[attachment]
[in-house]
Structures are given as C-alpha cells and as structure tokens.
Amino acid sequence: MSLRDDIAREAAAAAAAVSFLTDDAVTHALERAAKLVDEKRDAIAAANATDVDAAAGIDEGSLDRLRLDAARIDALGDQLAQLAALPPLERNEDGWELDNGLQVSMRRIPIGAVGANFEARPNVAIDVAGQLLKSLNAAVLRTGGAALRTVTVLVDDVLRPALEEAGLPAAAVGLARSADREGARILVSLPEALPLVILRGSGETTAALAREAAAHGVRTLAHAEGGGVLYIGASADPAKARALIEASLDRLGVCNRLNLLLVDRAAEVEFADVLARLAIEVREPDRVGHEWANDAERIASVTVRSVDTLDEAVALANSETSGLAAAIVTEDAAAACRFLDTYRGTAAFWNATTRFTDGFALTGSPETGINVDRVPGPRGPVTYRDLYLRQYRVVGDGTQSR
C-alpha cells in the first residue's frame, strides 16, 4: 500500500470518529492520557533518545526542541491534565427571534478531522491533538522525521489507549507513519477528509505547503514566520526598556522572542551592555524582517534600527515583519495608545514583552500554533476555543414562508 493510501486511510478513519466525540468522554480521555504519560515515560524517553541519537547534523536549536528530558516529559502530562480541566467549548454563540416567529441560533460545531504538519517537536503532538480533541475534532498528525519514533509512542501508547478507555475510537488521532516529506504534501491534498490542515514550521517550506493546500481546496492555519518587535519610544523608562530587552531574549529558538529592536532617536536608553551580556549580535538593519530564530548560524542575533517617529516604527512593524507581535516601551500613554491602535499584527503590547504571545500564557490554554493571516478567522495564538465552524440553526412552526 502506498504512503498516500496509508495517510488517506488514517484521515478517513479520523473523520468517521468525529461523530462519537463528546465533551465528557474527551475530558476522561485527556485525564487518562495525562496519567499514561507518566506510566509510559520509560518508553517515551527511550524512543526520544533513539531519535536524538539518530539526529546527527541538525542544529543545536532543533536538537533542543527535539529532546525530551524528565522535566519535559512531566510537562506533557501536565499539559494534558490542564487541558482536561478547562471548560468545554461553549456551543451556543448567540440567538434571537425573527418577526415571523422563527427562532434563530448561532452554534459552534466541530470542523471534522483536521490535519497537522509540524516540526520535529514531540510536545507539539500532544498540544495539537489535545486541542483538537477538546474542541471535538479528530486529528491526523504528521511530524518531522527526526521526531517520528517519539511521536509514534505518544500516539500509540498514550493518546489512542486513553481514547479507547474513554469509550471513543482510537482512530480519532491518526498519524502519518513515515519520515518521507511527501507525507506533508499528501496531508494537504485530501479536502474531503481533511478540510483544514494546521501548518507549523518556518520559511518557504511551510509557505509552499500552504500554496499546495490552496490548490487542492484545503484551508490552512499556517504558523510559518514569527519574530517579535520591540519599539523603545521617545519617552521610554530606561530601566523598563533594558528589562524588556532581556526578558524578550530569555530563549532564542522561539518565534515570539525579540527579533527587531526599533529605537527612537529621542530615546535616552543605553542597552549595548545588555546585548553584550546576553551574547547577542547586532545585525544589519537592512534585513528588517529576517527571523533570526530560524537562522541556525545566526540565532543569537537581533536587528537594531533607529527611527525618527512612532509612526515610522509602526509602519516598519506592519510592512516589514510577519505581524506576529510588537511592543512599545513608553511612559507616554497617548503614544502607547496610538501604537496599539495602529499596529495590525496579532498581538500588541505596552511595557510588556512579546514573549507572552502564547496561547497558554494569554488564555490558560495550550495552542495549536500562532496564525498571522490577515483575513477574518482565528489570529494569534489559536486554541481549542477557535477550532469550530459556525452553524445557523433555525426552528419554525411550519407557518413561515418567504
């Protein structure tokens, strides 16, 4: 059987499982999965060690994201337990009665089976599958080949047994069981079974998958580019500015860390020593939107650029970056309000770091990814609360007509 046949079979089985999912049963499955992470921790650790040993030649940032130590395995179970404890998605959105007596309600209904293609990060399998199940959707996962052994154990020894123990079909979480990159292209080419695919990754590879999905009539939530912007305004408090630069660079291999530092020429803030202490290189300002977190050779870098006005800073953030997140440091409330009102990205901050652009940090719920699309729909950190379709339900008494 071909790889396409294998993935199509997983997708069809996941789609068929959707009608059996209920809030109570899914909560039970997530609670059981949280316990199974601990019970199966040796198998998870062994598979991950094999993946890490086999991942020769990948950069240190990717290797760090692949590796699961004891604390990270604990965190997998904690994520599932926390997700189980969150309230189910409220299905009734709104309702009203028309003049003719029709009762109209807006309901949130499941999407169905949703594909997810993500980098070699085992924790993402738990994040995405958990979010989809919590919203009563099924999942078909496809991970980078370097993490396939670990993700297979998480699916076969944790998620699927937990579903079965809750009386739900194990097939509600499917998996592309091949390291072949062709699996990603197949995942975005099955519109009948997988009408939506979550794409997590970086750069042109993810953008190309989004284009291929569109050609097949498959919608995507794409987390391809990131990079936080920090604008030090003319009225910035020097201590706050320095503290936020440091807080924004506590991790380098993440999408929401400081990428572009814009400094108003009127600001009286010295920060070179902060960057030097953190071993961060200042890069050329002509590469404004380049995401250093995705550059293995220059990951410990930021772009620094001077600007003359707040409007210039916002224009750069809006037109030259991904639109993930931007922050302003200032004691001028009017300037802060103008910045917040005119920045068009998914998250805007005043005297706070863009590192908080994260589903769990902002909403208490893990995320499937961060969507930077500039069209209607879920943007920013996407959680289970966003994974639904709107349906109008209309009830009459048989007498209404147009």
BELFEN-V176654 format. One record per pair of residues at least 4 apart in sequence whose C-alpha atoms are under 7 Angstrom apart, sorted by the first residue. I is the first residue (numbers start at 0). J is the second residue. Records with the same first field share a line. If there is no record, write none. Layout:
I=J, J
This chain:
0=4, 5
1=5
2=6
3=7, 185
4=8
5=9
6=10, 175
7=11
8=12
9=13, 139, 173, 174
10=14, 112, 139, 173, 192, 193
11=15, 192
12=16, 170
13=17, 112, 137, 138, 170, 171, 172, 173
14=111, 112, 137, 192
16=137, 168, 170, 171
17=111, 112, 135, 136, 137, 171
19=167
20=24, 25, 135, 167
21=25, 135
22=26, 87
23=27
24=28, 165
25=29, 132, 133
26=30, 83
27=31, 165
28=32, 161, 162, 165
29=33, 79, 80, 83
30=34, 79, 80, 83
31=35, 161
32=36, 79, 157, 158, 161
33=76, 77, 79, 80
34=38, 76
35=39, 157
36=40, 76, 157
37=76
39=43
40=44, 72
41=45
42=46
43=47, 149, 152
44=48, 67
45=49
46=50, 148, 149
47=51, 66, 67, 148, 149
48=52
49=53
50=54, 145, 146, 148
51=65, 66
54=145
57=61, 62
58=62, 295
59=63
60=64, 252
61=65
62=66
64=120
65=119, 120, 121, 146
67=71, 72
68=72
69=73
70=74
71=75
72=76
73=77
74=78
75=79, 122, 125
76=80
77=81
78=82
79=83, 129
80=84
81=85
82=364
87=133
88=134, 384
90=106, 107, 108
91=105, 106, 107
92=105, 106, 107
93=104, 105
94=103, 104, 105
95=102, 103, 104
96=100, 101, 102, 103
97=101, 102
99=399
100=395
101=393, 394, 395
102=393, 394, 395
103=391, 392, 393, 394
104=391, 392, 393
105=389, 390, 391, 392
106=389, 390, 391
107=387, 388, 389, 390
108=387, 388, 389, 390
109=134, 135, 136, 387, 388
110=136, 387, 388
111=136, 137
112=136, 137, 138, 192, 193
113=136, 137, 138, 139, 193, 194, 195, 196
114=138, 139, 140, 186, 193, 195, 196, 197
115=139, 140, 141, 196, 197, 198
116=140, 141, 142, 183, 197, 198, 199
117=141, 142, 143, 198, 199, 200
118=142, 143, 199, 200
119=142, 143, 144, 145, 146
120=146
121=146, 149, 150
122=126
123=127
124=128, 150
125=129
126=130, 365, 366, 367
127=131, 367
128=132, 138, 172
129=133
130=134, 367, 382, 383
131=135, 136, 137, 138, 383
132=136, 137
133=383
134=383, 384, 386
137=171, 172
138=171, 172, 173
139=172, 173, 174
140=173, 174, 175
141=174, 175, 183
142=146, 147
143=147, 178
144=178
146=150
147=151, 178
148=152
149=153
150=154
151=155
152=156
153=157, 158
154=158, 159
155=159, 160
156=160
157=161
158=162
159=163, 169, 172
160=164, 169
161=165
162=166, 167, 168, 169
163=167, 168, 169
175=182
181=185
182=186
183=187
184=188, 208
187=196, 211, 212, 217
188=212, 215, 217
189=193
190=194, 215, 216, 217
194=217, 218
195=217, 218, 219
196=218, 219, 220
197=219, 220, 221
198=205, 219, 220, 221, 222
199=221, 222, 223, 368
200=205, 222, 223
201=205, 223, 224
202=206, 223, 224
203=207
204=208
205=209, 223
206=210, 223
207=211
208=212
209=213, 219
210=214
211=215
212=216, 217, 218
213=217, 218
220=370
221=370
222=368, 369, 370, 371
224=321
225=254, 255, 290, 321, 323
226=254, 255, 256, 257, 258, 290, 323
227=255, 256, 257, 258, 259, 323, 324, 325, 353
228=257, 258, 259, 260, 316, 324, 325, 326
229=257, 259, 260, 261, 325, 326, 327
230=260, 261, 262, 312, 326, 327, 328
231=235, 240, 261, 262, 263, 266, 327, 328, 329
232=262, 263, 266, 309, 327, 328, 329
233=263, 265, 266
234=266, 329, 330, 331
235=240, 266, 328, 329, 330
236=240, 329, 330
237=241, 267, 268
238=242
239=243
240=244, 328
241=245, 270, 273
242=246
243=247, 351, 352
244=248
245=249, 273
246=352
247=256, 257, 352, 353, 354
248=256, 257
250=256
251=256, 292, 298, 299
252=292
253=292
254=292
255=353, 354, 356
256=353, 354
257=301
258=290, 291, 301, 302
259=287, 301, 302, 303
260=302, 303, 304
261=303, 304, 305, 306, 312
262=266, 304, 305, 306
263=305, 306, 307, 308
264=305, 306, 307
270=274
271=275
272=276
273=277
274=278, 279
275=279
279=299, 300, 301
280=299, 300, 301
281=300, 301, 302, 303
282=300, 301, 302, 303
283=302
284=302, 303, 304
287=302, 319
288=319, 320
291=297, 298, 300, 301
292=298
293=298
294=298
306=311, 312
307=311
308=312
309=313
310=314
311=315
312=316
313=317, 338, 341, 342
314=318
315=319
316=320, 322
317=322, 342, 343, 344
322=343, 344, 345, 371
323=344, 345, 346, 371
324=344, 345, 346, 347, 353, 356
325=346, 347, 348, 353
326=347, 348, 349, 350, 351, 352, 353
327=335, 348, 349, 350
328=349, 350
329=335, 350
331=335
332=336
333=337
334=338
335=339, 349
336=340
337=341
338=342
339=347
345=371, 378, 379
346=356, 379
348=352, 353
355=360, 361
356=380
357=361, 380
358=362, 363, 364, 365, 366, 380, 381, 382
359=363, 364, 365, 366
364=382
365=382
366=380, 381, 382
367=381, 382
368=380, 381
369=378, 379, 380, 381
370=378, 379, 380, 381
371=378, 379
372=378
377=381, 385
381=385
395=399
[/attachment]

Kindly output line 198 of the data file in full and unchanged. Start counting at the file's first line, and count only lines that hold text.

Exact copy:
235=240, 266, 328, 329, 330